It’s just another day in the life of Tom Carter. He apologizes for the television’s incomprehensible squelch in the background of his home in Oakland, Calif. He’s finishing work on a CD-R collection of archival Charalambides recordings, waiting on a courier delivery to finish the deal. Carter’s home is the headquarters of his Wholly Other label, which he’s run parallel to his work in the pastoral psychedelic noise band Charalambides of the last 15 years. He’s a little sore from a recent back injury: “Not the thing you want to do right before going on the road,” he chuckles.

The first half of the decade saw the American avant scene take to new popularity. Flags like freak-folk and New Weird America got tossed around, and Charalambides was an associate in those realms early and often. Essentially, though, Carter is doing the same thing he’s done for nearly two decadeshammering away at an underground label that emerged from the cassette tape music scenein California he was back in his old Texas stomping grounds. Wholly Other releases out-music in collaborations, while Carter stays busy in his own projects like Badgerlore with Six Organs of Admittance’s Ben Chasny and Rob Fisk, formerly of Deerhoof. He quit his day job as a bookstore manager in Berkeley in February, and now he’s devoting himself to his artistic pursuits. He just finished packing for the next Charalambides tour, in support of their fourth Kranky release, A Vintage Burden, moments ago.

Though he and Christina Carter, his partner in the band since 1991 and his wife of a decade, split romantically in 2003, they’ve forged ahead as a band, noting that, as collaborators, they’re unequaled. “I think the reason we’ve kept playing is our language developed over time, and we have so much communication that things we’re going for can remain unspoken,” he says.

In the realm of outward-bound musicians like Charalambides, the line between wrong-headed, unorganized noise and teasing out something transcendental from a voice and a guitar is razor-thin. In the new wave of noise dudes and folk obscurantists, it’s ever easier to cross. When it’s done right, some say the experience is as potent as a physical high or as intangible as a profound religious experience. “We try to resist spiritual interpretation, but it’s definitely related,” says Carter. “We take a lot from that psychedelic worldview.”

After the New Weird America tag came out of a Wire piece, confusion set in on stateside scene borders. Christina Carterat home in Massachusetts, also working on finishing a record by making album coversshuns the category: “Most of the [folk revival] is unrelated to us; I just see it in magazines. I don’t really think it’s folk.”

Thanks to tastemakers like Pitchfork and a tangential nostalgia for protest music, left-of-center folk music has found an increasingly younger audience, one that now embraces gray-haired, Nick Drake contemporaries like Vashti Bunyan under the veil of indie rock. At the first Terrastock, the multi-city festival that remains a template and mecca for the new psychedelics, Tom Rapp of ’60s pioneers Pearls Before Swine played. It was the first time many 20-somethings there had even heard of him. Now, many of Rapp’s peers are reforming, being reissued and enjoying a resurgent interest in their music. Bert Janschthe guitarist behind British folk extrapolators Pentanglehas an album on Drag City.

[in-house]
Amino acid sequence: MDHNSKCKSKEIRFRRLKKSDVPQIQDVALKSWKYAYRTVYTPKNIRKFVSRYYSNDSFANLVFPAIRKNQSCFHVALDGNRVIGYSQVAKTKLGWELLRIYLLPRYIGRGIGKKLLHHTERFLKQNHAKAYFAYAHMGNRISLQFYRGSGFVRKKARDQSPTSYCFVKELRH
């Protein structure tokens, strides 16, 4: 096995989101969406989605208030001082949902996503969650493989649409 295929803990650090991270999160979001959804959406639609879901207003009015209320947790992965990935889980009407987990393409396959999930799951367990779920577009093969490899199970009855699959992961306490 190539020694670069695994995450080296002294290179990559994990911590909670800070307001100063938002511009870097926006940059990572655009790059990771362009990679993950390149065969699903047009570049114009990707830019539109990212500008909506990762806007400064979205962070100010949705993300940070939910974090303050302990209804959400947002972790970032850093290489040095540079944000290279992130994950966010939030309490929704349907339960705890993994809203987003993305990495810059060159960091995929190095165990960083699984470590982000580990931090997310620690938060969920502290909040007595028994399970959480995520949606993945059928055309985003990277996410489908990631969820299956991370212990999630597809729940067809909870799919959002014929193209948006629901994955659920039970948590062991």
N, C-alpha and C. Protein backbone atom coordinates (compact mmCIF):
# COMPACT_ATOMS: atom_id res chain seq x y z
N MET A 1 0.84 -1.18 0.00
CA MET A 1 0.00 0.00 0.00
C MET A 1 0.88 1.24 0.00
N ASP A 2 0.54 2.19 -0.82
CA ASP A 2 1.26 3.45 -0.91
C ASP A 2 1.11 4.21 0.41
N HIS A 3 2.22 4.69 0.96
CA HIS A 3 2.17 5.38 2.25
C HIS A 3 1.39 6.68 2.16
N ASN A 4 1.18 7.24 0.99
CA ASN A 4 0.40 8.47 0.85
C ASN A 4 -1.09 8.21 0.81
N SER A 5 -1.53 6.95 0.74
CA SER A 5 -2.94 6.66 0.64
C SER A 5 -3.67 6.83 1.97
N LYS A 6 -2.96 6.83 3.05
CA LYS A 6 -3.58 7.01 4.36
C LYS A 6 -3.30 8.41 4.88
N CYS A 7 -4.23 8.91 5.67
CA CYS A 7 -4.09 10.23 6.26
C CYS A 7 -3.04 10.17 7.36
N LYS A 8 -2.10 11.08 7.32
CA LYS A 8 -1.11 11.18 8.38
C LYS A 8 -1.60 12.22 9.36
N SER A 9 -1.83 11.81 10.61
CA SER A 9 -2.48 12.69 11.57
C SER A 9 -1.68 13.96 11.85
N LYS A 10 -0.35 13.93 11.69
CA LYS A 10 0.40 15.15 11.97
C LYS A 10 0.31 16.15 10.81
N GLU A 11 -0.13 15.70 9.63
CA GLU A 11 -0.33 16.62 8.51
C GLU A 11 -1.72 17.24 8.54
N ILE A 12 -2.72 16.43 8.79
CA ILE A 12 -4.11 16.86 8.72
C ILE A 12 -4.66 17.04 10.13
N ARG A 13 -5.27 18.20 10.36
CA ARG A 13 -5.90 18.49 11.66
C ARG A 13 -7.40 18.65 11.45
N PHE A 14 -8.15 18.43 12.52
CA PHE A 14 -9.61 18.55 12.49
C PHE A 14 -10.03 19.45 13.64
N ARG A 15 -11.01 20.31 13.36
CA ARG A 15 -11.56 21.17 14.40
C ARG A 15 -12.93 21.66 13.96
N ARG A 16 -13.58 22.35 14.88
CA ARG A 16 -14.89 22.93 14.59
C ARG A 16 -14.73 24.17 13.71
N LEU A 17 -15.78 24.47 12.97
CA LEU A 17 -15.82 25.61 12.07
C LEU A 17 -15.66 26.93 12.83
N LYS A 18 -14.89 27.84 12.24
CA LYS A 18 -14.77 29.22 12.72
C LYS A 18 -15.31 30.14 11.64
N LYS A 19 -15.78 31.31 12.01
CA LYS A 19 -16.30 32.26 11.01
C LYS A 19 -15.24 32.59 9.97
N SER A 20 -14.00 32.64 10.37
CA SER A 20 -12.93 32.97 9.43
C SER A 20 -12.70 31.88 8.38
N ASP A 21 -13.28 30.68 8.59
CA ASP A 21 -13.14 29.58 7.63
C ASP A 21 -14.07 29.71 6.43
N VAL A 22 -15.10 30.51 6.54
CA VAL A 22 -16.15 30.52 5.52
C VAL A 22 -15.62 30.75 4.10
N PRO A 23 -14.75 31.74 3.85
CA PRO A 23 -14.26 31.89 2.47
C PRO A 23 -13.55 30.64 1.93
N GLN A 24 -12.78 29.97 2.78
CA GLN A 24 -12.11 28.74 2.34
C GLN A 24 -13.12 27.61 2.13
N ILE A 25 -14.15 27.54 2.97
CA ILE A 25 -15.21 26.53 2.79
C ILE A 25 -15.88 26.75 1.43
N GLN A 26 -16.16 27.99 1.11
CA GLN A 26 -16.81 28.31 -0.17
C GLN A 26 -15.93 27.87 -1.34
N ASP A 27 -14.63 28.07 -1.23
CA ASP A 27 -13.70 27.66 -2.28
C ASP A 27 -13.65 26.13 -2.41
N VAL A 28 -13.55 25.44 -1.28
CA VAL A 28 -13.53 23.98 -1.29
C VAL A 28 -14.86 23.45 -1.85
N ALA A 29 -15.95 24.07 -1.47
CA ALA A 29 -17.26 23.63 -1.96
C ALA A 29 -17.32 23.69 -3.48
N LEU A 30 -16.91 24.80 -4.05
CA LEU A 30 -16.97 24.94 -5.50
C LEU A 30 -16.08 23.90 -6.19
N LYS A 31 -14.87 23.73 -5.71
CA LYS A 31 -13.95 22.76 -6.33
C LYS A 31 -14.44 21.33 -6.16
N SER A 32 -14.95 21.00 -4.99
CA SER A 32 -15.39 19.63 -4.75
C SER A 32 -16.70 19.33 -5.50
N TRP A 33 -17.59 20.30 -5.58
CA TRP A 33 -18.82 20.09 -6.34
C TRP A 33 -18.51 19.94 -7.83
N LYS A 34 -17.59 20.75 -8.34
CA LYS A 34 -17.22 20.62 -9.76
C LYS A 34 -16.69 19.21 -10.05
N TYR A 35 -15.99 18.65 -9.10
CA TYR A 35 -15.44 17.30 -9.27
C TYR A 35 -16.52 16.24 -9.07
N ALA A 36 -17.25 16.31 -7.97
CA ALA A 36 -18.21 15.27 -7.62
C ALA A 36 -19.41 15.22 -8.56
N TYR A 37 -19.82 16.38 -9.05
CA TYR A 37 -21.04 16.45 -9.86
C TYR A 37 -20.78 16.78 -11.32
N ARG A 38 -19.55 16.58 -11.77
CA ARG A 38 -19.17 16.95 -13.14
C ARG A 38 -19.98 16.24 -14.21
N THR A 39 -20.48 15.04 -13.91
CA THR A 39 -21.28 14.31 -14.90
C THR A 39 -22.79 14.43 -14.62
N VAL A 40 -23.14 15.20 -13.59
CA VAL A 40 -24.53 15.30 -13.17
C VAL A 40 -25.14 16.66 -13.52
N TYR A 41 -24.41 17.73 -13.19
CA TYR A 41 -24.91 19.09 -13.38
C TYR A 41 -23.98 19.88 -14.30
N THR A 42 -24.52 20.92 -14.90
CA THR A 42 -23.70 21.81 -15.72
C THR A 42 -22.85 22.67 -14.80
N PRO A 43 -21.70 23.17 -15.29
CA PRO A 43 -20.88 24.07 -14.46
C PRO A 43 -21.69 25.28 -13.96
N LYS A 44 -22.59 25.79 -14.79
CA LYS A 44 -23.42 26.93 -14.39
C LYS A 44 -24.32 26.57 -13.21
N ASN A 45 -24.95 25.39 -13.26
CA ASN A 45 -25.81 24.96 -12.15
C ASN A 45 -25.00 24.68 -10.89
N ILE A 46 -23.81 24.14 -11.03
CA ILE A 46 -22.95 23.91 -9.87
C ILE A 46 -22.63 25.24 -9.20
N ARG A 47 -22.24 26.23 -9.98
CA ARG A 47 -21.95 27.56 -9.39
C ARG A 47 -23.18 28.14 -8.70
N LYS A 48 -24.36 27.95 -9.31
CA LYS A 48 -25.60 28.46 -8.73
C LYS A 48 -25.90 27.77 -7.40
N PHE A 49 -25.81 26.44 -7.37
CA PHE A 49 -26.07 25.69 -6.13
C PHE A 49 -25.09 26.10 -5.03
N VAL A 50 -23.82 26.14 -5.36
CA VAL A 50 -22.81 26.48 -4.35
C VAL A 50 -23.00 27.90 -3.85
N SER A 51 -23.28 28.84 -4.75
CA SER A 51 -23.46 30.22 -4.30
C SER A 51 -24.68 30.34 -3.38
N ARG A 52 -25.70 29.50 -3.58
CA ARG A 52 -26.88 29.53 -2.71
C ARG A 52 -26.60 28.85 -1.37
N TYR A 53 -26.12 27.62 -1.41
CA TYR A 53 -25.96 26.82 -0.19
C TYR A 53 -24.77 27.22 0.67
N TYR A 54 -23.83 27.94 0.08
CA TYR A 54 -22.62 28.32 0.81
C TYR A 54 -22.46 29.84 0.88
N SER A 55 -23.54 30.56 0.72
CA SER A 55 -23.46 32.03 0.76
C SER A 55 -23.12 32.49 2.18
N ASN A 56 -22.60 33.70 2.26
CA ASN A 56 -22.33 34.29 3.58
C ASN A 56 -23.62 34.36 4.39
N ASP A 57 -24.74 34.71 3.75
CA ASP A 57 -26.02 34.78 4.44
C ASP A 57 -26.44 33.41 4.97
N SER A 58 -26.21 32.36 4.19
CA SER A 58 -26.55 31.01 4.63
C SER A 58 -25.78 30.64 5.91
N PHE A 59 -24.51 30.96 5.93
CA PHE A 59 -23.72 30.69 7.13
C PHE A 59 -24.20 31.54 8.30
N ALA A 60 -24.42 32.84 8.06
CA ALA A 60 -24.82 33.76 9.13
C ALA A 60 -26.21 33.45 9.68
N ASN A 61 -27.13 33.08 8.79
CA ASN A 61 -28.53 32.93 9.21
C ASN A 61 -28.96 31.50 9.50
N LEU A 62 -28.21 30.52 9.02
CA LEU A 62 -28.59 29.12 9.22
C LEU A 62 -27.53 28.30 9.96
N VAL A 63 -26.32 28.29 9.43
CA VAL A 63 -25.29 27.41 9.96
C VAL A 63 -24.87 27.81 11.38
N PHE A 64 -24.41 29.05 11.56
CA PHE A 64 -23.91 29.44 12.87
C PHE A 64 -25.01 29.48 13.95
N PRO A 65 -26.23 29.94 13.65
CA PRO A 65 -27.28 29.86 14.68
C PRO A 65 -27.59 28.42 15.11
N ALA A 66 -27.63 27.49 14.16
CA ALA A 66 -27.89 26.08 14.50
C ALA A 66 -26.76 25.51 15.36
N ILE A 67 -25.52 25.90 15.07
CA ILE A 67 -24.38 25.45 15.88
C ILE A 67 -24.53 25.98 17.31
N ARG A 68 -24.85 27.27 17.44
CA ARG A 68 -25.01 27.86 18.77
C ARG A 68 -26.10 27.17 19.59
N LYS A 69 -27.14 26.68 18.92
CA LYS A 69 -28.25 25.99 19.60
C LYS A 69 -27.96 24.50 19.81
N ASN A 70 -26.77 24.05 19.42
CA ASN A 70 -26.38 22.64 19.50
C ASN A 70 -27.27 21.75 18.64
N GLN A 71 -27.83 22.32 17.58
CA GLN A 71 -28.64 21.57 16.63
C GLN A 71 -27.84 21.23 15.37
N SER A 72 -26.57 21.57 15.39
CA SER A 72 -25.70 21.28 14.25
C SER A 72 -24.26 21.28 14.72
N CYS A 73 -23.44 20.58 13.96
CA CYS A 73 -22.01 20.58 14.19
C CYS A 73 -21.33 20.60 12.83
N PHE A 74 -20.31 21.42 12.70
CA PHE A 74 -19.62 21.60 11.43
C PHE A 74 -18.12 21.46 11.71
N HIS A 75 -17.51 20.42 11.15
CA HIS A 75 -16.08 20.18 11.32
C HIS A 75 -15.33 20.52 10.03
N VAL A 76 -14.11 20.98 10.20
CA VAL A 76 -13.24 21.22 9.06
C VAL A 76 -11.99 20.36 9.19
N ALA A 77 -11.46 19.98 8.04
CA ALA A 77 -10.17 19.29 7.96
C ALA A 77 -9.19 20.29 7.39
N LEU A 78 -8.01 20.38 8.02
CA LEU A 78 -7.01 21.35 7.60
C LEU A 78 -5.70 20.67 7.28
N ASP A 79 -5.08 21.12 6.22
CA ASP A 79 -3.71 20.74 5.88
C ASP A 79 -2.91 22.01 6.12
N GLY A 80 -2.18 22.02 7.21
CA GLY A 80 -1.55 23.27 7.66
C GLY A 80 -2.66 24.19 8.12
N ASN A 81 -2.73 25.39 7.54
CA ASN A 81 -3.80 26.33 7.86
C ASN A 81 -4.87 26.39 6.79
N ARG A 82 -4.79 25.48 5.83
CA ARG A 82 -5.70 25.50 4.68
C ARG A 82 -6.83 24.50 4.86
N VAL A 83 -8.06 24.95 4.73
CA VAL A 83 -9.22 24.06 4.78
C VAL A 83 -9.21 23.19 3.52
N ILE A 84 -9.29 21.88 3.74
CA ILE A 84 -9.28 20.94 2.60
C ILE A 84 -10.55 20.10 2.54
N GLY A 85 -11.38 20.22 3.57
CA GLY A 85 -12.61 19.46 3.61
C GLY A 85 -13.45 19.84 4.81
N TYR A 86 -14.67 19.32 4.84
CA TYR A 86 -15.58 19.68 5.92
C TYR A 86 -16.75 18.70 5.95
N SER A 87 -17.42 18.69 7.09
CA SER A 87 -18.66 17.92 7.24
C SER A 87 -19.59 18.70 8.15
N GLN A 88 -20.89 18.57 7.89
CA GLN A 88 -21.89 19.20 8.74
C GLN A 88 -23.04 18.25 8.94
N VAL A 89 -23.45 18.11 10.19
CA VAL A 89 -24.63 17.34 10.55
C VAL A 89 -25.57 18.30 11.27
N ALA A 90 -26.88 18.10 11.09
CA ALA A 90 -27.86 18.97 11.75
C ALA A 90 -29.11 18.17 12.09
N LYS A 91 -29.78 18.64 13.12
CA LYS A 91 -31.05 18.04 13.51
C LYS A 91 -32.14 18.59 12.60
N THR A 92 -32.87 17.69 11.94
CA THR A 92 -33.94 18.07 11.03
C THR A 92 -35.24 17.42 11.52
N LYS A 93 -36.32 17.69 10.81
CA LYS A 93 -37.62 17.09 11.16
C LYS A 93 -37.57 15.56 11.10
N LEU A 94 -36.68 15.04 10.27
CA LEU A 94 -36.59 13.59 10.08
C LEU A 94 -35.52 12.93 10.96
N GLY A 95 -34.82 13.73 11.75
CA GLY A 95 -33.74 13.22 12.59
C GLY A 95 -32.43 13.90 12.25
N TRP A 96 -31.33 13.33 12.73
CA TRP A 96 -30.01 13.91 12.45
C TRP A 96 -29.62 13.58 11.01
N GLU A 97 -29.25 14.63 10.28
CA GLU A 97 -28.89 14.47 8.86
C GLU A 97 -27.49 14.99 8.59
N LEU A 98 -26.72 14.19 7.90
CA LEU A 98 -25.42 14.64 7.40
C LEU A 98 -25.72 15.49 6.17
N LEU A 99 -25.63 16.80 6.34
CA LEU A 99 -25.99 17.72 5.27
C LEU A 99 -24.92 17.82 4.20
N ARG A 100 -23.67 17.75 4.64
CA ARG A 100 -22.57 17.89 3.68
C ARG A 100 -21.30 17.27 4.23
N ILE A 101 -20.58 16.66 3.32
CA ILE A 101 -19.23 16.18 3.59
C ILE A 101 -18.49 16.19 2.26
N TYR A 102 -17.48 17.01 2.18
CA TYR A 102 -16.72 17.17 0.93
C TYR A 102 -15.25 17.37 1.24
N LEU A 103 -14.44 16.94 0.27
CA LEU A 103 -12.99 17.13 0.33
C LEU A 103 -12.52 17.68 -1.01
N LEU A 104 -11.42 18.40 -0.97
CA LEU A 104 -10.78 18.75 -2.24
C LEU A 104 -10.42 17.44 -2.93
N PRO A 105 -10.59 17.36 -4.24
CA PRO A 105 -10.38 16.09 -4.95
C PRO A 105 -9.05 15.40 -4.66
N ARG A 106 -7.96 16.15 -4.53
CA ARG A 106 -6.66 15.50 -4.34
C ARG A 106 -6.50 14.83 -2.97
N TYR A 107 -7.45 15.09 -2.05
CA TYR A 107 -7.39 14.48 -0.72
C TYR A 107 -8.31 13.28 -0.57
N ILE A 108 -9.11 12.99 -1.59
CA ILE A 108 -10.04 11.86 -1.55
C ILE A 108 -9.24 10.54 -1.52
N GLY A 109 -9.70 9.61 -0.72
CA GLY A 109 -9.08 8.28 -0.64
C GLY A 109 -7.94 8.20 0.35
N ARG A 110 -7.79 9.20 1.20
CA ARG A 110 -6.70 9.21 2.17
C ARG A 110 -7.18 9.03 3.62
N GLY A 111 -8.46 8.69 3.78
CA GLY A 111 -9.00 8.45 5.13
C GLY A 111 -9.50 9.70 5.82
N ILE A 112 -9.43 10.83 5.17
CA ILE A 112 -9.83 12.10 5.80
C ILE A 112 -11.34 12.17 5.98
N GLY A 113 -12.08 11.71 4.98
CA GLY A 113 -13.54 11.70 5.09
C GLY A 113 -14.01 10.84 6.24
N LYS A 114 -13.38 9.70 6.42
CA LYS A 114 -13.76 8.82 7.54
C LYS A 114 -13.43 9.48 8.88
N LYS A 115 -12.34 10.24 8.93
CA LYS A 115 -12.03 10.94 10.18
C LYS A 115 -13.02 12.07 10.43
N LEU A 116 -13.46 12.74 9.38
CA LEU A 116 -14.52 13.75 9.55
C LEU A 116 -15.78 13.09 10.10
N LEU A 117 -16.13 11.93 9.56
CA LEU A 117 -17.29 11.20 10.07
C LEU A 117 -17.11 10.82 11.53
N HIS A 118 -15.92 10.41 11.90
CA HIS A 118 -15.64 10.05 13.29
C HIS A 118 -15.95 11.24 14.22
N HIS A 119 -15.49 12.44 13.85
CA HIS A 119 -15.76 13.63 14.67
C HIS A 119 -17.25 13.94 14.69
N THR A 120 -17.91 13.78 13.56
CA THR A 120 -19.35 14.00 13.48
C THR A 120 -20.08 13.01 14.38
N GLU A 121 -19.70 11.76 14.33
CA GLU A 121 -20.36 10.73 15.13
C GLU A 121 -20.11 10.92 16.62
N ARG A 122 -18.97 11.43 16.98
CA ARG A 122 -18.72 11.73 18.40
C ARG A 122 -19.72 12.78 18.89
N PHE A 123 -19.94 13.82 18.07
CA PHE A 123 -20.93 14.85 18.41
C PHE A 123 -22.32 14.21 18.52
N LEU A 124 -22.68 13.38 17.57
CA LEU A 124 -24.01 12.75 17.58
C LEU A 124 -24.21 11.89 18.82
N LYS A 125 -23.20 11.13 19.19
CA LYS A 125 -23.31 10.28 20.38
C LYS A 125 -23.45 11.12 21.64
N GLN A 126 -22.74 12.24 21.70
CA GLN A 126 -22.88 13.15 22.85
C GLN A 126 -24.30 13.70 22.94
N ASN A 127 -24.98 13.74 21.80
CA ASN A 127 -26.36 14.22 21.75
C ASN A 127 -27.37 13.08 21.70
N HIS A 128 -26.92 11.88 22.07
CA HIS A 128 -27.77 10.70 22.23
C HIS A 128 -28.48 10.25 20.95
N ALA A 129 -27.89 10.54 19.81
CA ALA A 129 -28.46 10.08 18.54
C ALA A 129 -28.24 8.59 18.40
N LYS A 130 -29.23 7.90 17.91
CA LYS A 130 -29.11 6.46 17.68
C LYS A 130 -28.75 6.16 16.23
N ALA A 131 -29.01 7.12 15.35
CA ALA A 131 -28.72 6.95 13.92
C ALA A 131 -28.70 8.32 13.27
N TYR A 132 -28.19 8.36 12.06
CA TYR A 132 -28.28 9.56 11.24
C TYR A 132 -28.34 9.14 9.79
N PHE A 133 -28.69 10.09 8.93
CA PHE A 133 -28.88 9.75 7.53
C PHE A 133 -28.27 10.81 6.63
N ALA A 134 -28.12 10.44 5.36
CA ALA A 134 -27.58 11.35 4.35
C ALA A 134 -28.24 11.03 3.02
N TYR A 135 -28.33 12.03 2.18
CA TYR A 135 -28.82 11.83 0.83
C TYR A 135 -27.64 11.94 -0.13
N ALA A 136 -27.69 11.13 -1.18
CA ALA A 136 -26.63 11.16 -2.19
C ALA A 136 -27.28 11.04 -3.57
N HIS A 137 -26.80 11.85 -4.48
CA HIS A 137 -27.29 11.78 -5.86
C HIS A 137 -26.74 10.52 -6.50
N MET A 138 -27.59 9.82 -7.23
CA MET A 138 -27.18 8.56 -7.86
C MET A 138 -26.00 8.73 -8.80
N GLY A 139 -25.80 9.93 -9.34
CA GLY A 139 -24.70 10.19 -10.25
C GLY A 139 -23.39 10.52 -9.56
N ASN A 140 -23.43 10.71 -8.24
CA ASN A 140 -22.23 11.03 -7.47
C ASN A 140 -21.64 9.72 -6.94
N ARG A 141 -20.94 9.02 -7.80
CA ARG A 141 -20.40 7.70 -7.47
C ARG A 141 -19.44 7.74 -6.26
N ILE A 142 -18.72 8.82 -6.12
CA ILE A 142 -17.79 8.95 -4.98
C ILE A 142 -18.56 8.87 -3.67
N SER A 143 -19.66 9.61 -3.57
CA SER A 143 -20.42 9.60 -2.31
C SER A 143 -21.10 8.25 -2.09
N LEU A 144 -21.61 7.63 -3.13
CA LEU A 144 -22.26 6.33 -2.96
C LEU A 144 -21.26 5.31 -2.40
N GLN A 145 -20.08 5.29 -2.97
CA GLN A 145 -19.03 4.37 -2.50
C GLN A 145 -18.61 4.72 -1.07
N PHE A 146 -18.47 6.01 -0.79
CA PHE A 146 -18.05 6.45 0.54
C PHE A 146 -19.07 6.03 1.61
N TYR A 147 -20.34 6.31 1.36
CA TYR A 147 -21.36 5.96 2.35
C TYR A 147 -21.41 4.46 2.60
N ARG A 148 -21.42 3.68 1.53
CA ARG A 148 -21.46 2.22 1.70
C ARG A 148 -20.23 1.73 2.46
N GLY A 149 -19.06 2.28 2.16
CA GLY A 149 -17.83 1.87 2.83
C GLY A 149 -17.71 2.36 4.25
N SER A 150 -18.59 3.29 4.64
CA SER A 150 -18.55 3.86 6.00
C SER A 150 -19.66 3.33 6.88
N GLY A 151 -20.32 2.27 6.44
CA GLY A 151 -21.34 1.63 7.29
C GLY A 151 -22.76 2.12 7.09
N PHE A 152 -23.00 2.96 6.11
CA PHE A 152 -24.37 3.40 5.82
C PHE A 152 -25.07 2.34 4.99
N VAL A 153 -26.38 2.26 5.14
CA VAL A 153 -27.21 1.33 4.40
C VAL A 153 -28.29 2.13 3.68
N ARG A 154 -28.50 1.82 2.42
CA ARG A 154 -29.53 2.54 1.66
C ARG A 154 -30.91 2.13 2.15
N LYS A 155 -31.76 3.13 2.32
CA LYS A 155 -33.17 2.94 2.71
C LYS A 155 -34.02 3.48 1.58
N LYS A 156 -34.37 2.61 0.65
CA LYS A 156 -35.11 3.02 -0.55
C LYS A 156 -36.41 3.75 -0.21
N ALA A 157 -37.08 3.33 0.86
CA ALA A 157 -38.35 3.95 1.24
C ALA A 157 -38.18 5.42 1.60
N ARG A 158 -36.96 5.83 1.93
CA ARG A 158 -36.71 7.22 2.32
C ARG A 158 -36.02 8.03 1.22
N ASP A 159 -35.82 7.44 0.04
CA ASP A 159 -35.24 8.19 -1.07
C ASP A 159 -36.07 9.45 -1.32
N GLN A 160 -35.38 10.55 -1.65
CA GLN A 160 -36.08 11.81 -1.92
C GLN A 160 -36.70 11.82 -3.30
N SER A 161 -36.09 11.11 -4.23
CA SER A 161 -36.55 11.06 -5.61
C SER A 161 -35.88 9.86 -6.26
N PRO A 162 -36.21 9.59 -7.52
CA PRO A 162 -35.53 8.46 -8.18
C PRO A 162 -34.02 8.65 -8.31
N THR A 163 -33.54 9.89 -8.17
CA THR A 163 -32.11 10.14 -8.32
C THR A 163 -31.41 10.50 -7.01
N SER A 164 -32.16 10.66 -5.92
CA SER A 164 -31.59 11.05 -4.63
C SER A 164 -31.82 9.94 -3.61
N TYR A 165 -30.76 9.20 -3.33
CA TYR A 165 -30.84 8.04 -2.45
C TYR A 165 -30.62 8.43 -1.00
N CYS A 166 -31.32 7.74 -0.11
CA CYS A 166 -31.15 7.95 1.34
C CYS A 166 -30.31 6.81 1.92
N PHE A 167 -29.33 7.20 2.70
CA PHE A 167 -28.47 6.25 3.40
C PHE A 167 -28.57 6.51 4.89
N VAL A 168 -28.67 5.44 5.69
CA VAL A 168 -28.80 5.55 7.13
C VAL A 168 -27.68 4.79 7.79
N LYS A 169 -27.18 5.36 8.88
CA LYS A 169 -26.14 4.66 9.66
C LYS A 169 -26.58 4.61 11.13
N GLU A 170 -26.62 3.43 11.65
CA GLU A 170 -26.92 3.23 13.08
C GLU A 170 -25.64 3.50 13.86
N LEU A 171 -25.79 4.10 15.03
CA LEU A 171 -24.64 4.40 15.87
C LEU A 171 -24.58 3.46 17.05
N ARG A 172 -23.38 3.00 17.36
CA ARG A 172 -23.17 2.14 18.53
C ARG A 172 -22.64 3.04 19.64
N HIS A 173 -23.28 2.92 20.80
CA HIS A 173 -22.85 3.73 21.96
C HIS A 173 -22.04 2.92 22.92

But, while Charalambides has existed both within the same touring circuits, fanbases and festivals (they played at subsequent Terrastocks in 2000, 2002 and earlier this year), they’ve purposefully remained on the sidelines, in part to avoid treading a worn path. “I see us as coming more from that lo-fi noise thing; like The Dead C, Bardo Pond,” says Tom. “Some of them like Devendra [Banhart] seem more revivalist, and that’s something I try to resist at all cost.”

Carter’s still waiting on the UPS man when he hangs up. He’ll start his tour with Christina, heading toward points east. It’s a tour Christina says will include older unrecorded pieces, and adds that they try to stretch out on tour: “We’re not interested in perfection live.” Eventually, they’ll return to their respective homes on opposite coasts and their ascetic musical life of recording and corralling others’ sounds on little silver discs, as always, doing what they do.

Charalambides plays Nightlight in Chapel Hill on Friday, Nov. 10 with Josephine Foster and Chuck Johnson. The show starts at 10 p.m. and costs $6. A dance party follows with Datahata, One Duran and Markus Maerk.